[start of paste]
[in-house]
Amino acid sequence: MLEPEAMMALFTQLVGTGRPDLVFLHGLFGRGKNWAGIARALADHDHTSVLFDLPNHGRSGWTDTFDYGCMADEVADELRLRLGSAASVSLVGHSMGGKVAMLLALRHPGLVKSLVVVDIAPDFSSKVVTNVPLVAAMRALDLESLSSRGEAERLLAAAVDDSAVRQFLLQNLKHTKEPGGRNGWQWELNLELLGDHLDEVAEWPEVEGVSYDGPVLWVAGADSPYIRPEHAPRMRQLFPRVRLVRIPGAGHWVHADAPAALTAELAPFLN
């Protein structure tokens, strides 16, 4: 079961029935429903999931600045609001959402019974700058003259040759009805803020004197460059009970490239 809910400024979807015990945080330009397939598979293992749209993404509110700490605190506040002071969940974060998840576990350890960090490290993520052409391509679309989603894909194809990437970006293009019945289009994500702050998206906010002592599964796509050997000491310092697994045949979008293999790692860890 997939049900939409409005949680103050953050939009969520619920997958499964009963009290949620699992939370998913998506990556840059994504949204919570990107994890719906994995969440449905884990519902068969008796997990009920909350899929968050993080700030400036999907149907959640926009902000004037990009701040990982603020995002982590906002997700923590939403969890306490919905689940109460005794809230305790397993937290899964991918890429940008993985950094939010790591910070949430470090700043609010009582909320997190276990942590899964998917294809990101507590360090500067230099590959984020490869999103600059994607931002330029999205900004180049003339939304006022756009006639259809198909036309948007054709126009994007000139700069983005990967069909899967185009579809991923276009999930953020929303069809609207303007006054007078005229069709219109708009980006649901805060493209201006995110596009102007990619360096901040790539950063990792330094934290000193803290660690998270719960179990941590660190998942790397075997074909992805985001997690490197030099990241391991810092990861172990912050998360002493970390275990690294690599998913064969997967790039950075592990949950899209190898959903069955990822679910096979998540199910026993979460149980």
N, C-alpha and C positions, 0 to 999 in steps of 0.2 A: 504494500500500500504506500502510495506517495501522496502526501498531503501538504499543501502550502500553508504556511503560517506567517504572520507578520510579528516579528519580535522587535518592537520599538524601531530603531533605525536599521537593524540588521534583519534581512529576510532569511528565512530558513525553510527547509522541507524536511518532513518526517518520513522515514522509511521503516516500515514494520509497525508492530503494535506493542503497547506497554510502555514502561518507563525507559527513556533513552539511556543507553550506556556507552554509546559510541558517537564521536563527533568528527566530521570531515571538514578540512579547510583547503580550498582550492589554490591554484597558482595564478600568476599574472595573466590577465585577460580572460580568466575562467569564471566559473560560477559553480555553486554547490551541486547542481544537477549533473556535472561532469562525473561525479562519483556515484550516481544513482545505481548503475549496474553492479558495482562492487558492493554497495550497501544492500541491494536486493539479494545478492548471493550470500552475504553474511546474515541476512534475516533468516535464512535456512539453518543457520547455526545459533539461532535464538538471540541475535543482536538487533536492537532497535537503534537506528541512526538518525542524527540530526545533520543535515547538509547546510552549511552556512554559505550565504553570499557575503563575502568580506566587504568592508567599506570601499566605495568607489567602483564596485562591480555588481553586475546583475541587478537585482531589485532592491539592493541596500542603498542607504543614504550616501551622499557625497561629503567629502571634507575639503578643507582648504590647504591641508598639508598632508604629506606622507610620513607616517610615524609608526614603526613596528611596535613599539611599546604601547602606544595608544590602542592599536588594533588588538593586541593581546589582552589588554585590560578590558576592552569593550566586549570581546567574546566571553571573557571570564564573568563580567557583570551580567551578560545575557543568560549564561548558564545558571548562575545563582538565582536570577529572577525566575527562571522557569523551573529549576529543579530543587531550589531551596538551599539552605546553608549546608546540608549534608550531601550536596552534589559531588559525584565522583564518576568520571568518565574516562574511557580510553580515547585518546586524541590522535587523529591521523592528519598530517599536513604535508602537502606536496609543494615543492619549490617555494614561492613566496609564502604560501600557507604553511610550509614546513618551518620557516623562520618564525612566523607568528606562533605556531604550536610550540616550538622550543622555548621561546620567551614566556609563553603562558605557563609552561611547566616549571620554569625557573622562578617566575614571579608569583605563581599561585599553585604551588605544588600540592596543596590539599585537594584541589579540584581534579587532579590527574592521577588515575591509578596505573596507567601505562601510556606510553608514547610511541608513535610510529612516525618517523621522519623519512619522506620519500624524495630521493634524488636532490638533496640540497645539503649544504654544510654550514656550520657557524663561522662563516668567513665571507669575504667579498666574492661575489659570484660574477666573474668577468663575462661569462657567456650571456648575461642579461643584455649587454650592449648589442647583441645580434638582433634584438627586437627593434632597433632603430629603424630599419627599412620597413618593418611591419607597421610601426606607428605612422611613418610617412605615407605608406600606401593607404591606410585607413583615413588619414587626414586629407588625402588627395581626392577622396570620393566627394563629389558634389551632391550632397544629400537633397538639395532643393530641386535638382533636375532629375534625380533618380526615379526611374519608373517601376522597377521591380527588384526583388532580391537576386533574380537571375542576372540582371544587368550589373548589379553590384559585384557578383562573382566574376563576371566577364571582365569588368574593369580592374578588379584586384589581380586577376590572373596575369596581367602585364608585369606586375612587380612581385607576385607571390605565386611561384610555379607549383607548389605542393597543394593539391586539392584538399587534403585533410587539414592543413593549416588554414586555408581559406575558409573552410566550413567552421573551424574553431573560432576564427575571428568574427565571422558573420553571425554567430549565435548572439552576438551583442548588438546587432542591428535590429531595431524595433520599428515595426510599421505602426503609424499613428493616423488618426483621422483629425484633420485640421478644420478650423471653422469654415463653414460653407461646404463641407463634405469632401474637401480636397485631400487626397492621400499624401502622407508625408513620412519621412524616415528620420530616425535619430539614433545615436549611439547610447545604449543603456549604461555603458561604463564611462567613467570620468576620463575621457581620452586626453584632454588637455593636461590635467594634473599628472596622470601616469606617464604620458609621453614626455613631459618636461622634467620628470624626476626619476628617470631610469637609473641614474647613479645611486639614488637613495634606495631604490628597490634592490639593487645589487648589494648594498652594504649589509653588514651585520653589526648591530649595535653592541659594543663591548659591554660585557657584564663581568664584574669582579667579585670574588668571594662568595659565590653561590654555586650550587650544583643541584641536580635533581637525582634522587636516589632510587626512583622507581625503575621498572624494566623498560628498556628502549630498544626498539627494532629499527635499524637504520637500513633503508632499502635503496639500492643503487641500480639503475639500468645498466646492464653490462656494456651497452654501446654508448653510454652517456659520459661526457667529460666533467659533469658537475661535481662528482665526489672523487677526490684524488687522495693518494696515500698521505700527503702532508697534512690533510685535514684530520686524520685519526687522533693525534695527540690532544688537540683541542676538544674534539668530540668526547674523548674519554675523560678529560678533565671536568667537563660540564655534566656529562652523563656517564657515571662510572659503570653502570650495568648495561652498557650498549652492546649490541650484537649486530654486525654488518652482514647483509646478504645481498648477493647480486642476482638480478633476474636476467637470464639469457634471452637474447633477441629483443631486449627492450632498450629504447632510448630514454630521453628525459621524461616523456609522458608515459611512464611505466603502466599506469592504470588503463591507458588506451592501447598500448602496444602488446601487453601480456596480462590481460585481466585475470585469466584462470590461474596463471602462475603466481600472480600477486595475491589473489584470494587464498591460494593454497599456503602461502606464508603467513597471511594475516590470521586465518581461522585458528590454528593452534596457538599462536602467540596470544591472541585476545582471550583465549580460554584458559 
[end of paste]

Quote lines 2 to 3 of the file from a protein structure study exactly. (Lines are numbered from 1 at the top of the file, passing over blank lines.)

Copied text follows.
Amino acid sequence: MLEPEAMMALFTQLVGTGRPDLVFLHGLFGRGKNWAGIARALADHDHTSVLFDLPNHGRSGWTDTFDYGCMADEVADELRLRLGSAASVSLVGHSMGGKVAMLLALRHPGLVKSLVVVDIAPDFSSKVVTNVPLVAAMRALDLESLSSRGEAERLLAAAVDDSAVRQFLLQNLKHTKEPGGRNGWQWELNLELLGDHLDEVAEWPEVEGVSYDGPVLWVAGADSPYIRPEHAPRMRQLFPRVRLVRIPGAGHWVHADAPAALTAELAPFLN
């Protein structure tokens, strides 16, 4: 079961029935429903999931600045609001959402019974700058003259040759009805803020004197460059009970490239 809910400024979807015990945080330009397939598979293992749209993404509110700490605190506040002071969940974060998840576990350890960090490290993520052409391509679309989603894909194809990437970006293009019945289009994500702050998206906010002592599964796509050997000491310092697994045949979008293999790692860890 997939049900939409409005949680103050953050939009969520619920997958499964009963009290949620699992939370998913998506990556840059994504949204919570990107994890719906994995969440449905884990519902068969008796997990009920909350899929968050993080700030400036999907149907959640926009902000004037990009701040990982603020995002982590906002997700923590939403969890306490919905689940109460005794809230305790397993937290899964991918890429940008993985950094939010790591910070949430470090700043609010009582909320997190276990942590899964998917294809990101507590360090500067230099590959984020490869999103600059994607931002330029999205900004180049003339939304006022756009006639259809198909036309948007054709126009994007000139700069983005990967069909899967185009579809991923276009999930953020929303069809609207303007006054007078005229069709219109708009980006649901805060493209201006995110596009102007990619360096901040790539950063990792330094934290000193803290660690998270719960179990941590660190998942790397075997074909992805985001997690490197030099990241391991810092990861172990912050998360002493970390275990690294690599998913064969997967790039950075592990949950899209190898959903069955990822679910096979998540199910026993979460149980």